Stage Door Review 2019

Beside Myself

Monday, August 5, 2019


music by Steve Thomas, book & lyrics by Norm Foster, directed by Patricia Vanstone

Norm Foster Theatre Festival, FirstOntario PAC, St. Catharines

August 2-17, 2019;

Theatre Collingwood, Georgian Bay Hotel, Collingwood

August 20-24, 2019

Young Sam: “I don’t know you but I want to spend my life with you”

The Norm Foster Theatre Festival concludes its fourth season with a production of its first musical – the world premiere of Beside Myself with music by Steve Thomas and book and lyrics by Norm Foster. The show deals with a fantasy we all have toyed with – “What if I could change one thing that happened in the past?” The result is an hilarious show filled with memorable songs that could not be better sung. The book by Foster ensures that this is not just a farcical romp but brings up the important question of whether we understand the past well enough to change it.

The show begins with Paula (Gabrielle Jones) and Sam (Jonathan Whittaker) sorting through their belongs since they have decided to split up after 35 years of unhappy marriage. They married when they were too young and when Paula gave birth to twins all hopes Sam had of studying law and Paula had of becoming a writer vanished. The jobs they took to make money for their new family became the jobs they had to tolerate from then on.

As they sort through their paltry collection of keepsakes, Sam finds a wishing stick he and Paula were given as a wedding present. Unaware that he is holding it, Sam wishes that he and Paula had never met when they were in first year university. Suddenly the two notice that everyone in the neighbourhood has vintage cars parked in their driveways. There’s even one in their own driveway. Gradually it dawns on the two that Sam’s wish has been granted and they have gone back in time by 35 years. This reminds Sam of episode 12 of Star Trek (actually, it’s episode 28) when Kirk and Spock go back in time to change history. Sam and Paula see their obvious mission is to find their younger selves and prevent them from meeting.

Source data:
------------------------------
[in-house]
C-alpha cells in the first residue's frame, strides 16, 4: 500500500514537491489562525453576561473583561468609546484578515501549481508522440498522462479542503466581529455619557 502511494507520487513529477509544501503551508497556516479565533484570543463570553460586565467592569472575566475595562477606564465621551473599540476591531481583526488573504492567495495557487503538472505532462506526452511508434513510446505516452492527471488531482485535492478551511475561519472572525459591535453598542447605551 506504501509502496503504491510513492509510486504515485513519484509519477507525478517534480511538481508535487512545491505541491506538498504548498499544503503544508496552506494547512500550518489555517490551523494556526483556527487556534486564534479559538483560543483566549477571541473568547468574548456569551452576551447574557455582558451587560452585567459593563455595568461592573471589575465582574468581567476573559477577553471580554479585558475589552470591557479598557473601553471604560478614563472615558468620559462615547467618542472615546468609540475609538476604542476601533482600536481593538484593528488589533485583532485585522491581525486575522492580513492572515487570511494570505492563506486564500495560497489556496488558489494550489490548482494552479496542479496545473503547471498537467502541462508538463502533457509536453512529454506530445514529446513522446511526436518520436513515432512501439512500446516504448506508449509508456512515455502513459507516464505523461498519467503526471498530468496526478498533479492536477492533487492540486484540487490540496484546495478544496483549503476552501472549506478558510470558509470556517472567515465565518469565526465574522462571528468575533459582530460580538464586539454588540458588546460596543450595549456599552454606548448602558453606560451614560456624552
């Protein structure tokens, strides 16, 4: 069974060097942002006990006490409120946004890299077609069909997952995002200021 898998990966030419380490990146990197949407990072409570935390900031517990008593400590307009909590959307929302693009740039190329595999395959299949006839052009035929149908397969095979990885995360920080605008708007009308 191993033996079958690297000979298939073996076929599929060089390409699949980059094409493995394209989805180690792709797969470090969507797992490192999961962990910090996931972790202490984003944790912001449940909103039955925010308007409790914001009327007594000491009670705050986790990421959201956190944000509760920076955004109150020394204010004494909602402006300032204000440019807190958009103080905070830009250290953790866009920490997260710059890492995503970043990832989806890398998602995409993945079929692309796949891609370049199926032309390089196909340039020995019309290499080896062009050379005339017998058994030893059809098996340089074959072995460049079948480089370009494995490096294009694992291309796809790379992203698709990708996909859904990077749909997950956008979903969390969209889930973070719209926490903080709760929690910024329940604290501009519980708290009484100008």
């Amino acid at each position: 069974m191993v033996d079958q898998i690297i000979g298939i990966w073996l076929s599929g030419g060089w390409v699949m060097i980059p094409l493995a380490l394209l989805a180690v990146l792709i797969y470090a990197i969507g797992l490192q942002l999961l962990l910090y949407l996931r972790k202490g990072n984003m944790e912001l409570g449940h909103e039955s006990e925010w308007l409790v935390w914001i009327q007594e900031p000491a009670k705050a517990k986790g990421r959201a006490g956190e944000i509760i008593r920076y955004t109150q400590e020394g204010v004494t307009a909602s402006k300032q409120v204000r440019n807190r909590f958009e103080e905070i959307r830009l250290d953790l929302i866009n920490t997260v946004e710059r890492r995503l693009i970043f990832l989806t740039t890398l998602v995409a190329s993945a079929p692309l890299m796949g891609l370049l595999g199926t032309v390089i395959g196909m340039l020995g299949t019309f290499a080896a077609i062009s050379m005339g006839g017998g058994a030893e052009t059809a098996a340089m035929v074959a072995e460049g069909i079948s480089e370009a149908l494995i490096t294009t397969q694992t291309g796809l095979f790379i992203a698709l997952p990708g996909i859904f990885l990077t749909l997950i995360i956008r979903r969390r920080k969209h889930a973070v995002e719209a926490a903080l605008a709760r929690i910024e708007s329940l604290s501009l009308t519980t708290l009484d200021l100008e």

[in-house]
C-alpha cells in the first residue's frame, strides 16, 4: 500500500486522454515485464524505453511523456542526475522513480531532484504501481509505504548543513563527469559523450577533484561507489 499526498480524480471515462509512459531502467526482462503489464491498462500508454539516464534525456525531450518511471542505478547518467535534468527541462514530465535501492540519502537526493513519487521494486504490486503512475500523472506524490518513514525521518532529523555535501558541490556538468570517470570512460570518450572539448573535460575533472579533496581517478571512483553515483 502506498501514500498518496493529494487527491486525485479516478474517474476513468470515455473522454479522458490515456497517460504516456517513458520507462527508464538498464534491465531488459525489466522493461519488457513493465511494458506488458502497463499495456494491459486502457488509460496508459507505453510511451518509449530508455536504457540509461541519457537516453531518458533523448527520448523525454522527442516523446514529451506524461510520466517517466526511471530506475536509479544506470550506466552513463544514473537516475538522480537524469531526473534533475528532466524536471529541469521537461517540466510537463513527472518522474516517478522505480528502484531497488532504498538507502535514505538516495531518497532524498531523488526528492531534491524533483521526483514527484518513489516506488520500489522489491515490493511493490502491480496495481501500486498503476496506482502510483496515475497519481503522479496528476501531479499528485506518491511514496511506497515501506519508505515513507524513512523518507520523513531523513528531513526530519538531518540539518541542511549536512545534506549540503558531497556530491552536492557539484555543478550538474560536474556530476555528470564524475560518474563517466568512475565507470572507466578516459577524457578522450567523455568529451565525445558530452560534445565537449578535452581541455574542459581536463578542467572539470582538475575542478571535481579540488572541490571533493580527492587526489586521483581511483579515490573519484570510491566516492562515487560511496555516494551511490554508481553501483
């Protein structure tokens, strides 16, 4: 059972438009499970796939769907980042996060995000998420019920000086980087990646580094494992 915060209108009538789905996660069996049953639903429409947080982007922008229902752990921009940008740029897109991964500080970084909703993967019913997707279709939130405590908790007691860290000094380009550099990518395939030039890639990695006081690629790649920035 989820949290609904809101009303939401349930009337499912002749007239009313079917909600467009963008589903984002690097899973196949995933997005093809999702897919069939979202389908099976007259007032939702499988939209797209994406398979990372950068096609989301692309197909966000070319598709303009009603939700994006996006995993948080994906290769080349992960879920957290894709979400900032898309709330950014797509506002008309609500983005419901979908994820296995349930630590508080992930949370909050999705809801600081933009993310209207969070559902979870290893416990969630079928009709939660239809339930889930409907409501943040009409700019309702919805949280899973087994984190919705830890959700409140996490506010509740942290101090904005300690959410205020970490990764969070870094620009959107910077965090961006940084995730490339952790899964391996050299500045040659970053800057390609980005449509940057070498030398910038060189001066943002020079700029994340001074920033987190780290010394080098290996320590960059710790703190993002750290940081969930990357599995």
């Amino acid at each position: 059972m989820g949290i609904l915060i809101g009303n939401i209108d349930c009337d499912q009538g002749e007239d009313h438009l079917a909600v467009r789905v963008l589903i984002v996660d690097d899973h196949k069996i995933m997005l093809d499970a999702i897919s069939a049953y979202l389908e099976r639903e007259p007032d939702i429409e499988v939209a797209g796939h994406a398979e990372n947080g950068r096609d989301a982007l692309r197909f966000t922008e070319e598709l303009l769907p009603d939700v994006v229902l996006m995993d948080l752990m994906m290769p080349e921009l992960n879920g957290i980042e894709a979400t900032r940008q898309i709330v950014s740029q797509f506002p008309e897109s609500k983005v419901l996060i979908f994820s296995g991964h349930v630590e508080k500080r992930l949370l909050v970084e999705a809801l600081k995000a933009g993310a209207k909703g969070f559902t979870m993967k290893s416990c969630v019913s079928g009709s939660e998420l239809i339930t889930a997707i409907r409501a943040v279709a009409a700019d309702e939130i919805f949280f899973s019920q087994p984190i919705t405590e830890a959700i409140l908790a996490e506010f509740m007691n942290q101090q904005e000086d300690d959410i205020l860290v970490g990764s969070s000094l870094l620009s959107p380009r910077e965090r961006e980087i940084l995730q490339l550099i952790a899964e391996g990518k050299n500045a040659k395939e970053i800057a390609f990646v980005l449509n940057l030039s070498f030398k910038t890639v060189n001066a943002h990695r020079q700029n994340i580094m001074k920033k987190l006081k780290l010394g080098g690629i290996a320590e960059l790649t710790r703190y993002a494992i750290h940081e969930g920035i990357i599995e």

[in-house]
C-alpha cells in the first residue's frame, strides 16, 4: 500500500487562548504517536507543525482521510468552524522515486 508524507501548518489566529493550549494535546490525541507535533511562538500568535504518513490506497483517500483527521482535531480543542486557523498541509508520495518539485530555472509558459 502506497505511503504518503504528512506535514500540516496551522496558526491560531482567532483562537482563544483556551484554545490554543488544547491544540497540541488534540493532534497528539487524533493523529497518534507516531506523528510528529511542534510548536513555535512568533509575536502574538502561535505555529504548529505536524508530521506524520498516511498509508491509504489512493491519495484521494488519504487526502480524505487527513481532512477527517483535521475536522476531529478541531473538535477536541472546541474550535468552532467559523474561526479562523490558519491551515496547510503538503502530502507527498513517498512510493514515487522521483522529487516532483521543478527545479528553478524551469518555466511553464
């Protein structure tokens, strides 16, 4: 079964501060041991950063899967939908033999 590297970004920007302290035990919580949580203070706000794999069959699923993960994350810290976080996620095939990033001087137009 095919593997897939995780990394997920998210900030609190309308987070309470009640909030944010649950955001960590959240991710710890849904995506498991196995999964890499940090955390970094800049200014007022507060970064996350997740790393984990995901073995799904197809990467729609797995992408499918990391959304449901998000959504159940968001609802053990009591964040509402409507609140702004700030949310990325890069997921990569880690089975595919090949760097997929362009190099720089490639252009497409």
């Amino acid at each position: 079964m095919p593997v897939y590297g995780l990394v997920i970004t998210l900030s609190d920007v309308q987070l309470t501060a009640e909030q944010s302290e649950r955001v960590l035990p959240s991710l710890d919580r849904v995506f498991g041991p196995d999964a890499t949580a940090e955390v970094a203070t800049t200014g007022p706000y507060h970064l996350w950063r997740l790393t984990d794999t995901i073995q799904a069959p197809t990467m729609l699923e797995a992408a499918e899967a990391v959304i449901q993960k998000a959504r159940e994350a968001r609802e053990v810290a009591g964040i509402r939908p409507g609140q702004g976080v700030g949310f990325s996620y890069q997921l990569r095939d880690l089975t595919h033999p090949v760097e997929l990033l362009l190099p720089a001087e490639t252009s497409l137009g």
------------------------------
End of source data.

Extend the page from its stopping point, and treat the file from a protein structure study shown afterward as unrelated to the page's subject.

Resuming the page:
By the time they make their way to the university, they are already too late. Young Sam (Griffin Hewitt), excited about attending law school, has already met Young Paula (Breton Lalama), who has asked Young Sam how to find the English Department. After seeing her for the first time Young Sam sings to himself, “I don’t know you but I want to spend my life with you”. 

When Paul and Sam turn up they introduce themselves as “campus liaisons” Juliet and Eduardo, who are there to help students with all the questions they may have in their first year. Young Sam and Young Paula grow suspicious of these would-be counsellors when they start trying to manipulate their personal lives more than their academic lives. 

Confusion ensues when the campus liaisons begin to give out contradictory advice. For, as it happens, the more Sam and Paula become reacquainted with the real events of their youth the more they realize that for 35 years they may have falsely been blaming each other for their failure.

Steve Thomas and Norm Foster have collaborated before on the musicals Jasper Station (2001), Race Day (2002), Sitting Pretty (2005) and One Moment (2007). The two obviously completely understand each other with Thomas providing a string of varied, memorable tunes that exactly capture the sense of Foster’s lyrics and skilfully move the story along. Many of the numbers have such strong hooks and express such universal sentiments, such as the soaring “My Shot” for Young Sam or the meditative title song, that its not hard to imagine them becoming popular songs.